Thrash Hits

June 25th, 2012

Album: Testament – Dark Roots Of Earth

Chuck Billy Testament Thrash Hits

Dark Roots Of Earth
Nuclear Blast
27 July 2012

by Tom Dare

The problem with achieving brilliance is the weight of expectation that becomes attached to subsequent works. For Testament, having pulled off the ultimate achievement last time out – effectively having split up, an irreplaceable member battling serious illness, but still returning with the most ball-drainingly superb album of a 25 year career in the form of The Formation of Damnation – then that weight threatens to become unreasonable when it comes to the follow-up: Dark Roots Of Earth.

Testament Dark Roots Of Earth album cover artwork packshot Thrash Hits

Initially, those expectations appears to have been met. The opening pair of the combative ‘Rise Up’ and ‘Native Blood’ are Testament at their absolute best. Eric Peterson’s snarling, swaggering riffs compelling movement while Chuck Billy’s distinctive voice thrusts out the chest. The fire, venom and thrash aggression that so few have managed to match since the last time the Bay Area quintet recorded are all present in spades, and with a few new twists as well – the blasting black metal segments of ‘True American Hate’ being prime examples.

This said, there are some major flaws that sap the enjoyment from parts of Dark Roots Of Earth. Most prominently is the lamentably dull eight-minute ballad (Eight. Minute. Ballad. Thrash album. No.) of ‘Cold Embrace’, which not even a great Alex Skolnick solo can rescue from turgid tedium, and spoils the momentum of the record badly. This song does slightly serve to highlight why your attention has wandered slightly prior to this however, and it’s those solos that make you realise why you aren’t enjoying Dark Roots Of Earth quite as much as you might.

Watch Alex Skolnick play some solos and stuff at NAMM 2012:

Too many of the album’s songs – the title track being a prime example – are rather less engaging than their (undoubtedly excellent) best moments. The guitar solos end up providing attention-yanks that drag you back to proceedings you weren’t aware you’d lost interest in. It’s not that what you’re listening to is bad, because it isn’t – Testament are simply a little too talented and experienced a bunch of musicians to turn in duff tunes (that sodding ballad was too conceptually flawed to be rescued even by them). Like the latest efforts from Machine Head and Lamb Of God, much of Dark Roots Of Earth merely lacking that spark of inspiration, that extra jolt of creative genius that pushes a song from being enjoyable to one that causes you to truly lose your shit.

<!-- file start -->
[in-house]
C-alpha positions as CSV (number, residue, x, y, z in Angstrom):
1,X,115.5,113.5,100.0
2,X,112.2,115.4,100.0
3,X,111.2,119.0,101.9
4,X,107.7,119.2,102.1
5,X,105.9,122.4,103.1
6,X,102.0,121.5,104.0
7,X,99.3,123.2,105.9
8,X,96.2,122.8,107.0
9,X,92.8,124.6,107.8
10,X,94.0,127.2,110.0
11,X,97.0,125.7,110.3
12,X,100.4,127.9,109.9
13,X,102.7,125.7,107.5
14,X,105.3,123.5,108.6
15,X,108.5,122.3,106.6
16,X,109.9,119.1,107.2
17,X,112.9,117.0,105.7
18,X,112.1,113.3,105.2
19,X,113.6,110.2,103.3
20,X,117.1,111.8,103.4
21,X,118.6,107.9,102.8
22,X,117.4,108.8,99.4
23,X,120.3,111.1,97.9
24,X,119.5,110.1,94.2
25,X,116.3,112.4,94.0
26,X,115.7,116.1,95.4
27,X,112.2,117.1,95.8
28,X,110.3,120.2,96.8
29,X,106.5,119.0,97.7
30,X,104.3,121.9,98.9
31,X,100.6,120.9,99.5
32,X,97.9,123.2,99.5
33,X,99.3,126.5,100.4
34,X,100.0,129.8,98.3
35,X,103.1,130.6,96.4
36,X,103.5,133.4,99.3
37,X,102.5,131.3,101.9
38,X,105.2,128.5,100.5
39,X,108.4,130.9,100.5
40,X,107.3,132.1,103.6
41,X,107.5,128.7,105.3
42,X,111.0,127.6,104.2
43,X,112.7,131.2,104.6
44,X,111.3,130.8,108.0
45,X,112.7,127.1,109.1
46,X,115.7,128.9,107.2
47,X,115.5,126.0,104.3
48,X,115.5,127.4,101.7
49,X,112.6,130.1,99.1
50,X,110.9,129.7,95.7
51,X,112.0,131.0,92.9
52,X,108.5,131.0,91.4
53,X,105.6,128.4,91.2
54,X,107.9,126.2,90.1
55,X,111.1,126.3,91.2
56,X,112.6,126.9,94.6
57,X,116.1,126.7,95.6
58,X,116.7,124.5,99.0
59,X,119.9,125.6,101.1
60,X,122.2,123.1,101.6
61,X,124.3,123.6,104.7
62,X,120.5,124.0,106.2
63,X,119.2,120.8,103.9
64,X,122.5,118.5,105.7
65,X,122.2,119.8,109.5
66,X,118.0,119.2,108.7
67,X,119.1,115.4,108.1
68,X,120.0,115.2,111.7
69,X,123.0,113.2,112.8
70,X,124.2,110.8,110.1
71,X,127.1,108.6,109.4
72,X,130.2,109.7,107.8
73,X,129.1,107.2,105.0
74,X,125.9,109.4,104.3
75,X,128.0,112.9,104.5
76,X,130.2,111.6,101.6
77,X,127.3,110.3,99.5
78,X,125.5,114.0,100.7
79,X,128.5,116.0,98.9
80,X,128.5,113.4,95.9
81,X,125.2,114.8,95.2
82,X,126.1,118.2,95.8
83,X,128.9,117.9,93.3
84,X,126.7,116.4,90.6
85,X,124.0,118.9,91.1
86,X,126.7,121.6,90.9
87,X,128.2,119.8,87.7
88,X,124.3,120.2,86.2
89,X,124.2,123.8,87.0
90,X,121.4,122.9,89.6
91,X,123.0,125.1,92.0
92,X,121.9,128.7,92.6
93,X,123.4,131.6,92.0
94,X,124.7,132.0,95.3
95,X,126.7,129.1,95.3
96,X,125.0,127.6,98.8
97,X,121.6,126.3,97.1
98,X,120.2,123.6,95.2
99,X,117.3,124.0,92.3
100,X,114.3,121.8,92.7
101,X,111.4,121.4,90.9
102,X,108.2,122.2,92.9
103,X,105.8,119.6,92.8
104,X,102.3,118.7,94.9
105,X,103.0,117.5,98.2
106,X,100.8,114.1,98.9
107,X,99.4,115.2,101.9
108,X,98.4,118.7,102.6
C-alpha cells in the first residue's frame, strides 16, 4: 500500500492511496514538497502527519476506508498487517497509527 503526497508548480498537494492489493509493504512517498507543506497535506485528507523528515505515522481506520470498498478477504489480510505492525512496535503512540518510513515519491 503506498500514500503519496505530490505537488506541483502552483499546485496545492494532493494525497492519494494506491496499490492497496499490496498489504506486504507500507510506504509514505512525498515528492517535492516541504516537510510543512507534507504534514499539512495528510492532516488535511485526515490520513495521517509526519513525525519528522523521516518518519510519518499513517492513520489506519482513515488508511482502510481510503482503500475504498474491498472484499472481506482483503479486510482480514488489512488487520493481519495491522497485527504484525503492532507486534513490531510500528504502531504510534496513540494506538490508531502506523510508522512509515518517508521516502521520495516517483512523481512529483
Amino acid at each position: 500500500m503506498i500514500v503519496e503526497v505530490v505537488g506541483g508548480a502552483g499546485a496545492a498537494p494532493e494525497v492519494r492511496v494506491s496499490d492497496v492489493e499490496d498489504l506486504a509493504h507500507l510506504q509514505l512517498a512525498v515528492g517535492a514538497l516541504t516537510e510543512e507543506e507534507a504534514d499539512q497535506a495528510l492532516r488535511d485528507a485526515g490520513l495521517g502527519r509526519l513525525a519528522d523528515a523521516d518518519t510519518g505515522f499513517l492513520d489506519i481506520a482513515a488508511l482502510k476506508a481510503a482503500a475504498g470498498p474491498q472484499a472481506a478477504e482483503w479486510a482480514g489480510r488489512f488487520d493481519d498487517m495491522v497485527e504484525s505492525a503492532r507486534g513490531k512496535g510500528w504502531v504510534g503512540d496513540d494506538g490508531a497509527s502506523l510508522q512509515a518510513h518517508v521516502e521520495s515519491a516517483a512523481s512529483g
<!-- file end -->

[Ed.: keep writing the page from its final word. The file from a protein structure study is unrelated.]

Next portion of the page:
There’s a great deal to like about Dark Roots Of Earth – the opening double-header is fantastic, as are two or three other songs that could easily slide into a set-list alongside ‘Trial By Fire’ or ‘More Than Meets The Eye’ and not be overshadowed. Chuck Billy’s dynamic snarl is as charismatic and effective as ever, Gene Hoglan has slipped seamlessly behind the kit, the twin axe attack is frequently in fine fettle and the best riffs are saved till the last song. It’s just a slight shame it’s let down by some average moments where they can’t quite reach their own high standards. And by that one song that should never have been dropped to the cutting room floor to rot with other bad ideas like DragonForce’s lost funeral doom song, AC/DC’s abandoned 54-minute experimental prog track and Gorgoroth’s attempt at a power metal anthem.

It’s a varied affair, but not necessarily in a good way.


Sounds like: Exodus, Metallica, Vio-lence
Stand-out tracks: Rise Up, Native Blood, Last Stand For Independence



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